We currently live in a world dominated by electronic information. According to ARMA International, more than 90 percent of all records created or received by organizations are in electronic media. Yet many corporate record retention programs are based on an older, paper-centric paradigm. For the most part, paper-based record retention processes do not really work for electronic documents. If you are like many companies that are transitioning your record retention program, you need to be careful to do it the right way.
- Focus on content, not boxes: Move away from a record = paper = “count boxes” mentality. A file folder is not a record—the folder’s contents are the record. Move the organization away from managing physical assets and focus on content, regardless of media.
- Consensus across more stakeholders: Paper-based programs may be more “facilities” oriented—that is, only dealing with storage of physical assets. The move to electronic record/content management requires buy-in from cross-functional teams, including IT, legal, compliance (for data security issues around PCI, PII, PHI, etc.), et al. This wider scope can make electronic record retention programs more challenging, yet at the same time impact more areas of the business and provide a greater value to the organization.
- Invest and save: – Paper-centric programs look primarily at physical storage costs (onsite office space vs. offsite storage). Combination electronic and paper programs need to consider a broader set of factors for electronic documents, including investment in archiving tools, data storage, etc. These programs typically have higher investment costs, but also have greater return on investment.
- Identify the copy of record: Electronic documents tend to have many more copies of the same document throughout the organization than paper records. This problem is exacerbated by emails that are cc’ed to what appears to be most of the English-speaking world. More care needs to be taken to identify which groups or individuals are responsible for saving the official copy of an electronic record (sometimes called the copy of record) and also communicating to everyone else that their copies (considered convenience copies) need not be saved. Don’t have multiple people save the same record.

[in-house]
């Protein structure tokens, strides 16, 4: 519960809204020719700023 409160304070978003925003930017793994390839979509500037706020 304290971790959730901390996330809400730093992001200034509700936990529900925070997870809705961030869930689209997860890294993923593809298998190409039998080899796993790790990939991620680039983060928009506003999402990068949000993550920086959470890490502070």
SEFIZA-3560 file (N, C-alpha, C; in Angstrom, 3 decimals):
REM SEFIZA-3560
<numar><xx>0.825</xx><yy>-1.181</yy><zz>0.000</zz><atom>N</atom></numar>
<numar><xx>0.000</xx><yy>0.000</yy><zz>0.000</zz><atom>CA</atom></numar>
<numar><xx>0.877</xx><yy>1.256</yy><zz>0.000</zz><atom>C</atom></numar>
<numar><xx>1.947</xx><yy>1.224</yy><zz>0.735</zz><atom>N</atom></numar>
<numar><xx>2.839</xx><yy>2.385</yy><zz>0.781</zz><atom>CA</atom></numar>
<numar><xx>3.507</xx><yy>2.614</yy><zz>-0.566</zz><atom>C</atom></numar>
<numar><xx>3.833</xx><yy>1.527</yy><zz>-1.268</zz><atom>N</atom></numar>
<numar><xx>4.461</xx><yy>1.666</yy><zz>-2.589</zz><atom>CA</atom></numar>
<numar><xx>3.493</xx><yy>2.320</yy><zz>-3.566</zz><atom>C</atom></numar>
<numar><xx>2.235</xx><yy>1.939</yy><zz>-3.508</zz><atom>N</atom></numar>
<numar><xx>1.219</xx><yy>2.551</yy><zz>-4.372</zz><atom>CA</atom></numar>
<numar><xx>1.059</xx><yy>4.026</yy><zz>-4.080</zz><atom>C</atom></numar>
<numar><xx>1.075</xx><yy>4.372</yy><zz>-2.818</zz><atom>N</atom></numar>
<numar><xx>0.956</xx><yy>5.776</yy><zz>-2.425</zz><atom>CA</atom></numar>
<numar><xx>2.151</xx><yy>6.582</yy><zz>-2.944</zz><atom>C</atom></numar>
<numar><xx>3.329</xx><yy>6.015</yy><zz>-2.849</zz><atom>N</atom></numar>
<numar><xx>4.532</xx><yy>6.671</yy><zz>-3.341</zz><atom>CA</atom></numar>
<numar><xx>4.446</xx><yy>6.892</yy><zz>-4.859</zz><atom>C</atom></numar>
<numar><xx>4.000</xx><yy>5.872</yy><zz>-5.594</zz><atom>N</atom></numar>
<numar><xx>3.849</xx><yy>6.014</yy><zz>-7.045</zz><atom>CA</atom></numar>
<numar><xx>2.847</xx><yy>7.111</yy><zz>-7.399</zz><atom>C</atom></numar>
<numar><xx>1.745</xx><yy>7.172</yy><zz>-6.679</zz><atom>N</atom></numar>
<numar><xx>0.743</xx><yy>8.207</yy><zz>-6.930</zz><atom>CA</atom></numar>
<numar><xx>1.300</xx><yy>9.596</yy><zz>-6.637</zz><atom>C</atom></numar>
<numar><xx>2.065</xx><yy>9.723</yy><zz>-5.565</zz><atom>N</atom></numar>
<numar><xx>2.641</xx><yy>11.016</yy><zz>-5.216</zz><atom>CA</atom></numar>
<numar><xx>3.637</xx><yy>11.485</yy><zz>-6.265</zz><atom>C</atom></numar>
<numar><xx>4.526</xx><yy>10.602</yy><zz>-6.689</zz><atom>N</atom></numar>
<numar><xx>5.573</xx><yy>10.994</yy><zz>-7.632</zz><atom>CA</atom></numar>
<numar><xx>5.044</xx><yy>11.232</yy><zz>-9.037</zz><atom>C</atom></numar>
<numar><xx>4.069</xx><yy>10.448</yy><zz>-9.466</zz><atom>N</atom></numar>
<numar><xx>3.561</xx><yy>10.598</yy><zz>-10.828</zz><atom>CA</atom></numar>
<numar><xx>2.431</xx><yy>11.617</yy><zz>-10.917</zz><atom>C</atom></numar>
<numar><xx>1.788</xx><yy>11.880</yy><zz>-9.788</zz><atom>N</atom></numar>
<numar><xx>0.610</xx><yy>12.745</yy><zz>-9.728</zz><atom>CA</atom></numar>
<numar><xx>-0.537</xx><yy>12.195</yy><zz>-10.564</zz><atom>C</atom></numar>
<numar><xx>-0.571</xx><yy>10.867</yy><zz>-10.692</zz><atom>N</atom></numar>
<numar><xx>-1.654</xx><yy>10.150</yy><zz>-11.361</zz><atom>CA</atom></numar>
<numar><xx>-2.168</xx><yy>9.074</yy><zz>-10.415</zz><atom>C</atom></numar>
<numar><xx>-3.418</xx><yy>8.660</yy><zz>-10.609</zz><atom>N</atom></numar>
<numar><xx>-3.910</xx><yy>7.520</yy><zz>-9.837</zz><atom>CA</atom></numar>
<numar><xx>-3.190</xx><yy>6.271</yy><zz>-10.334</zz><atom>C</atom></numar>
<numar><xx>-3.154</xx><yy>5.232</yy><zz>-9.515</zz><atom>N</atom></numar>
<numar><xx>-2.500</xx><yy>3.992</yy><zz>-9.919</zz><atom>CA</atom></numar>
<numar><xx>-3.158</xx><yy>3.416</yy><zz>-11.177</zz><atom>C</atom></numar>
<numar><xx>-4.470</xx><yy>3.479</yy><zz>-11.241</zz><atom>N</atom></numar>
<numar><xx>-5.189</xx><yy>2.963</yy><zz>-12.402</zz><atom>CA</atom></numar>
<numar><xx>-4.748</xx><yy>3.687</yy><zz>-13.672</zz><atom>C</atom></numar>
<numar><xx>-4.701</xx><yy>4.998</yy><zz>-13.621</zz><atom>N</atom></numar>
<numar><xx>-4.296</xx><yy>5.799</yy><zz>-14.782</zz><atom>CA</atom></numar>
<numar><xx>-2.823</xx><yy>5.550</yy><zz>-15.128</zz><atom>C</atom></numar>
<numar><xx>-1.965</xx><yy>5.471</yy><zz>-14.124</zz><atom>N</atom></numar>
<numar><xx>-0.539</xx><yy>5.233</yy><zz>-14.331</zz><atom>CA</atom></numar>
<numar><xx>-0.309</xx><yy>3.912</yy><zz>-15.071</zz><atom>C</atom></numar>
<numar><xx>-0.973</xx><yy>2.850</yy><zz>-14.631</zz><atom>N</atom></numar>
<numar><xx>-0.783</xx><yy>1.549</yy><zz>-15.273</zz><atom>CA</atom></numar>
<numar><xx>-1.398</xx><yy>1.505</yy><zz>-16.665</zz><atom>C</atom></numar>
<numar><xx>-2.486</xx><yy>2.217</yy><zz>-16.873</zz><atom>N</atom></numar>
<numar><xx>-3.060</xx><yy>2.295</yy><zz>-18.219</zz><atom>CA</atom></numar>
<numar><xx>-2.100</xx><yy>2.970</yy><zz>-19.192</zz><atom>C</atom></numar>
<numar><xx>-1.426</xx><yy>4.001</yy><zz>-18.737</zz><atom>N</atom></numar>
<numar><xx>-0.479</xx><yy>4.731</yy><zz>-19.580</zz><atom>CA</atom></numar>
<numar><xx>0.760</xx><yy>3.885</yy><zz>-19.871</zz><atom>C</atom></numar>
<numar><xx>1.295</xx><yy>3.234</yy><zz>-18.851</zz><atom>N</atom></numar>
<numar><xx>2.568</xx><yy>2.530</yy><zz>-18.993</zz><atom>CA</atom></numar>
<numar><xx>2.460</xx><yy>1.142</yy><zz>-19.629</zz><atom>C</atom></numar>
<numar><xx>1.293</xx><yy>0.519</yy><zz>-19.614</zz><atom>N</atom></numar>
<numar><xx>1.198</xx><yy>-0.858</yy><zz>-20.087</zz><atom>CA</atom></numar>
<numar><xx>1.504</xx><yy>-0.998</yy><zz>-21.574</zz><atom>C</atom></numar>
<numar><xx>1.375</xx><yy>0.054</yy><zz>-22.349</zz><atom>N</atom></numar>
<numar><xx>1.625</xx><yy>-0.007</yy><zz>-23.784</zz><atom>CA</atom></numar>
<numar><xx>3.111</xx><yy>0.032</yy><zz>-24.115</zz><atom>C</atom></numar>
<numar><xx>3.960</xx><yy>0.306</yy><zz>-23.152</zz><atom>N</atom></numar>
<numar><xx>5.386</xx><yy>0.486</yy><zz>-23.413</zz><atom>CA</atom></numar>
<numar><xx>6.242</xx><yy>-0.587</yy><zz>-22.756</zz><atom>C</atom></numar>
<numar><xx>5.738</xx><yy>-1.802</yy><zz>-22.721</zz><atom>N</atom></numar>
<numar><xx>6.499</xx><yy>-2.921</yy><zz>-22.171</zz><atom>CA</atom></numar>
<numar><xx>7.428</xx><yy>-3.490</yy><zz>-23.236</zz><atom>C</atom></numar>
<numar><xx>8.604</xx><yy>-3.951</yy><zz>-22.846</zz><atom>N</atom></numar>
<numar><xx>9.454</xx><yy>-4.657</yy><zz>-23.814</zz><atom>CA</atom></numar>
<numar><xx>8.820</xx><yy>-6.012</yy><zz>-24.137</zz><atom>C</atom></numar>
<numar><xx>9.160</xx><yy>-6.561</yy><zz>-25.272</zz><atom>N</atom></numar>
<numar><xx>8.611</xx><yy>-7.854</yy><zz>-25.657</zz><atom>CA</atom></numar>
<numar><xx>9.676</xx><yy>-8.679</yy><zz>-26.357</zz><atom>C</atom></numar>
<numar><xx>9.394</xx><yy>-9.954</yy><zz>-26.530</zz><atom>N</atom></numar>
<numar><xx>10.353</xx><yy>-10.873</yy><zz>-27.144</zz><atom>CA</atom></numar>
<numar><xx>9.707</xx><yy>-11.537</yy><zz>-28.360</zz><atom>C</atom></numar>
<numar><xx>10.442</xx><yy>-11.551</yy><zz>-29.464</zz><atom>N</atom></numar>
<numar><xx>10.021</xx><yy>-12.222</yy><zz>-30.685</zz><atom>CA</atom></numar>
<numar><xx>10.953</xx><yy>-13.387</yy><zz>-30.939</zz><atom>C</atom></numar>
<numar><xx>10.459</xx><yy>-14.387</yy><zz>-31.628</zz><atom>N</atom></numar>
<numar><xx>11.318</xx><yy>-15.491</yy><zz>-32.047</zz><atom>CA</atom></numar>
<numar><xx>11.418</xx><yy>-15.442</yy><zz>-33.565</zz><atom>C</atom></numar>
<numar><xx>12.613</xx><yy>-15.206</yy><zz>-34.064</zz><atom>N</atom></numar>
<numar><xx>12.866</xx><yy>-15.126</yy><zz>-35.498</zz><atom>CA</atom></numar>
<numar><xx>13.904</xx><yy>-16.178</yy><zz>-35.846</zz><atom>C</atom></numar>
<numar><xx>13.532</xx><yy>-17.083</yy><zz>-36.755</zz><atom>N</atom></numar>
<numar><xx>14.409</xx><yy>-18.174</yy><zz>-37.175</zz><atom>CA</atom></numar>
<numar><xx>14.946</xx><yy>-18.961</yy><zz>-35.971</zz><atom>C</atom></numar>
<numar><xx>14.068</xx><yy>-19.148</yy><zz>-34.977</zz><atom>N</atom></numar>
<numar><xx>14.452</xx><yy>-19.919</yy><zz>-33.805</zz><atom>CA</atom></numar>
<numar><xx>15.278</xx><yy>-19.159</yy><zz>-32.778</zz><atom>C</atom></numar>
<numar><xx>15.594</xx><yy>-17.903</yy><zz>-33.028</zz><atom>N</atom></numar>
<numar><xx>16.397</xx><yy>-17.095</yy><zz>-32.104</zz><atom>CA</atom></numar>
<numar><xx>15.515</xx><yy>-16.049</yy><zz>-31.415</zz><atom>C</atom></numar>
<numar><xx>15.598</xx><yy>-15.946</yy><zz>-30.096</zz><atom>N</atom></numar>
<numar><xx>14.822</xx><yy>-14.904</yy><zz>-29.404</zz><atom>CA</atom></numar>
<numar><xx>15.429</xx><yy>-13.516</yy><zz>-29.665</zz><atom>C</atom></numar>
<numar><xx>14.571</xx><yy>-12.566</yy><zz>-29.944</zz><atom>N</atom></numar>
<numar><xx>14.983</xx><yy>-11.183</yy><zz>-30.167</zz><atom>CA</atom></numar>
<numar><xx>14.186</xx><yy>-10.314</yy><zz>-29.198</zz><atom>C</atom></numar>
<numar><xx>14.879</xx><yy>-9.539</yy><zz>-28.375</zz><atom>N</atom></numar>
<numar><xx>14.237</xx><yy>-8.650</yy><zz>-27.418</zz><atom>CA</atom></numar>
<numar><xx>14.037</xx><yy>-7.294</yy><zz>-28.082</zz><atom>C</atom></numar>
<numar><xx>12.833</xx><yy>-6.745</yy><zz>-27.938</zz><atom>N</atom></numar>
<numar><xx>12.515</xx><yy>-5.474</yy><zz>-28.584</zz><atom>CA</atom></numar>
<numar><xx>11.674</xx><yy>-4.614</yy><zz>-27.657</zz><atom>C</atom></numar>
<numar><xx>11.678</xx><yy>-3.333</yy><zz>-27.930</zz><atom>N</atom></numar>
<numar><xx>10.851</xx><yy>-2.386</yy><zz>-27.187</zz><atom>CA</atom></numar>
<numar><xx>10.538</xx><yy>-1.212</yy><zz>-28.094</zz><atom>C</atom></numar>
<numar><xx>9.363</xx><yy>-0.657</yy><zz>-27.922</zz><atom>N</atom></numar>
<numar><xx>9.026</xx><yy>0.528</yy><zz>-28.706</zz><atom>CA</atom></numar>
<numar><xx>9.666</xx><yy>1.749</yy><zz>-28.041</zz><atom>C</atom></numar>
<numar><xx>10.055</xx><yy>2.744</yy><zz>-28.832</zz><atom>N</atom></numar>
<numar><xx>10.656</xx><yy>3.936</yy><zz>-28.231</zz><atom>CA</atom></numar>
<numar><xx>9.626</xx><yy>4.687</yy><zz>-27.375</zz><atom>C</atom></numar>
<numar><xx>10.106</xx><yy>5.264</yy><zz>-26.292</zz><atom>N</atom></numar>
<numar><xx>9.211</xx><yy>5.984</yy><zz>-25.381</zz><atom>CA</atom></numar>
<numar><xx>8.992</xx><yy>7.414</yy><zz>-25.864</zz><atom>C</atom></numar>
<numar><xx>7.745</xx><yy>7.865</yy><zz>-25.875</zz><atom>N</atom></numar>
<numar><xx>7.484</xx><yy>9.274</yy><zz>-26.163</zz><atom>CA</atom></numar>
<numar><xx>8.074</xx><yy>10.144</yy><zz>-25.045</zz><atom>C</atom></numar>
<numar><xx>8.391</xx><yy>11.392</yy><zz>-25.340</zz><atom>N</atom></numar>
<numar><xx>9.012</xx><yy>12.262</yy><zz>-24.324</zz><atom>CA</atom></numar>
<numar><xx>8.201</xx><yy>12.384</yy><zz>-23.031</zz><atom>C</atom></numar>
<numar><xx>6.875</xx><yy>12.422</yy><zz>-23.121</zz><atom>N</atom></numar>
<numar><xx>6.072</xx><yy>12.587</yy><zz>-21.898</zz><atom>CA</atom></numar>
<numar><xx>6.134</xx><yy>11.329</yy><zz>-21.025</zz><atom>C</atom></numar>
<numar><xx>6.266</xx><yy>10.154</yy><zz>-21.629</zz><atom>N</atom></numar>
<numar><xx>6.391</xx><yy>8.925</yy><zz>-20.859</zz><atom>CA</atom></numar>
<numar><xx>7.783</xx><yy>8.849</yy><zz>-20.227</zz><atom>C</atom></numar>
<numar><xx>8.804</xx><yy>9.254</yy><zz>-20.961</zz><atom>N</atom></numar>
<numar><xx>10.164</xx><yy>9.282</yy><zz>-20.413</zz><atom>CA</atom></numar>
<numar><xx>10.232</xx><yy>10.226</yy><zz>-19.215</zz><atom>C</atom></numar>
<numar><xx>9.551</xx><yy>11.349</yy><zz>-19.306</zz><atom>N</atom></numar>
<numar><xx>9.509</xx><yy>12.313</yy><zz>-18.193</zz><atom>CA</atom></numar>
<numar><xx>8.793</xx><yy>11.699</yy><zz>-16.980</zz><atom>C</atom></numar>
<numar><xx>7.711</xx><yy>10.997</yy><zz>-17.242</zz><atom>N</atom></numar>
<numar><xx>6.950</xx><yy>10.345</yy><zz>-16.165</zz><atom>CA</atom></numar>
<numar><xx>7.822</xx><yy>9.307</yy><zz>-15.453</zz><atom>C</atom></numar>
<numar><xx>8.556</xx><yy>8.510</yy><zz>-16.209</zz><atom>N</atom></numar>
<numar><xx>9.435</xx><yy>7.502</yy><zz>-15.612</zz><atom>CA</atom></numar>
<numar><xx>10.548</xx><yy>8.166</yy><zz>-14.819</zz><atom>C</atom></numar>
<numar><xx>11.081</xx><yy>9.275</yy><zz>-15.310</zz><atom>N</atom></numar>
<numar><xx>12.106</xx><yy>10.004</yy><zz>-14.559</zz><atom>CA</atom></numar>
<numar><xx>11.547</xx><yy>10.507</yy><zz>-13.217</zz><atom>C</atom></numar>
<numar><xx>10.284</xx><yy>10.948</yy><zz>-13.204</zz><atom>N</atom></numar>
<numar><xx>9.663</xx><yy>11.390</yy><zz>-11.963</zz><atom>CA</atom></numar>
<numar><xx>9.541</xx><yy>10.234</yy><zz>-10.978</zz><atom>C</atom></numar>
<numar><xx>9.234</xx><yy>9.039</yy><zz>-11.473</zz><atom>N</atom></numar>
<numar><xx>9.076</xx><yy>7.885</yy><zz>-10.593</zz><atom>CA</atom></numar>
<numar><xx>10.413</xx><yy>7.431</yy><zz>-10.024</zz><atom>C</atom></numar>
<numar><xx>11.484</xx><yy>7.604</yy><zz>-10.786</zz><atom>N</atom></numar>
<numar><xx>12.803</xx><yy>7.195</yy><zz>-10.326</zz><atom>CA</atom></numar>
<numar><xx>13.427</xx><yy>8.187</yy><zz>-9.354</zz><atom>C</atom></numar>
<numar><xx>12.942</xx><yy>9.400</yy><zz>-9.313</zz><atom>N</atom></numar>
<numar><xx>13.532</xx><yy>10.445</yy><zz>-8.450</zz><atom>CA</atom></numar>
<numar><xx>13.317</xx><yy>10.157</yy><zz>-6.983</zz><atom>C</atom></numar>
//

- Get rid of the paper: It is literally 100 times cheaper to store a document in an electronic medium than in paper. More than 70 percent of paper records are copies of electronic documents. Save it once electronically, and then don’t save it in paper. Good electronic retention programs can reduce ongoing paper storage by 80 percent or more.
- Avoid Fauxpliance: One common approach for upgrading a record retention program is to send an automated email to employees every week or month having them confirm that they are manually following the records retention schedule for their email and other electronic documents. This approach sounds easy, except it doesn’t work. Even well-meaning employees will click yes, intending to do it later and never do it. Our surveys have found that reminder-based programs with no real archiving have very low actual compliance. We call this fauxpliance (faux + compliance). Electronic records require archiving systems that are integrated with employee’s day-to-day work streams.
- Get the right skills: Perhaps the biggest challenge in transitioning may be your own staffing. In the words of Pogo, “We have seen the enemy and he is us.” A generation of records managers grew up believing that effective records management is based on a manual, “let’s manage the boxes” mentality. Adapting to today’s world of electronic information may not only require new skills, but also reexamining old ways of doing things.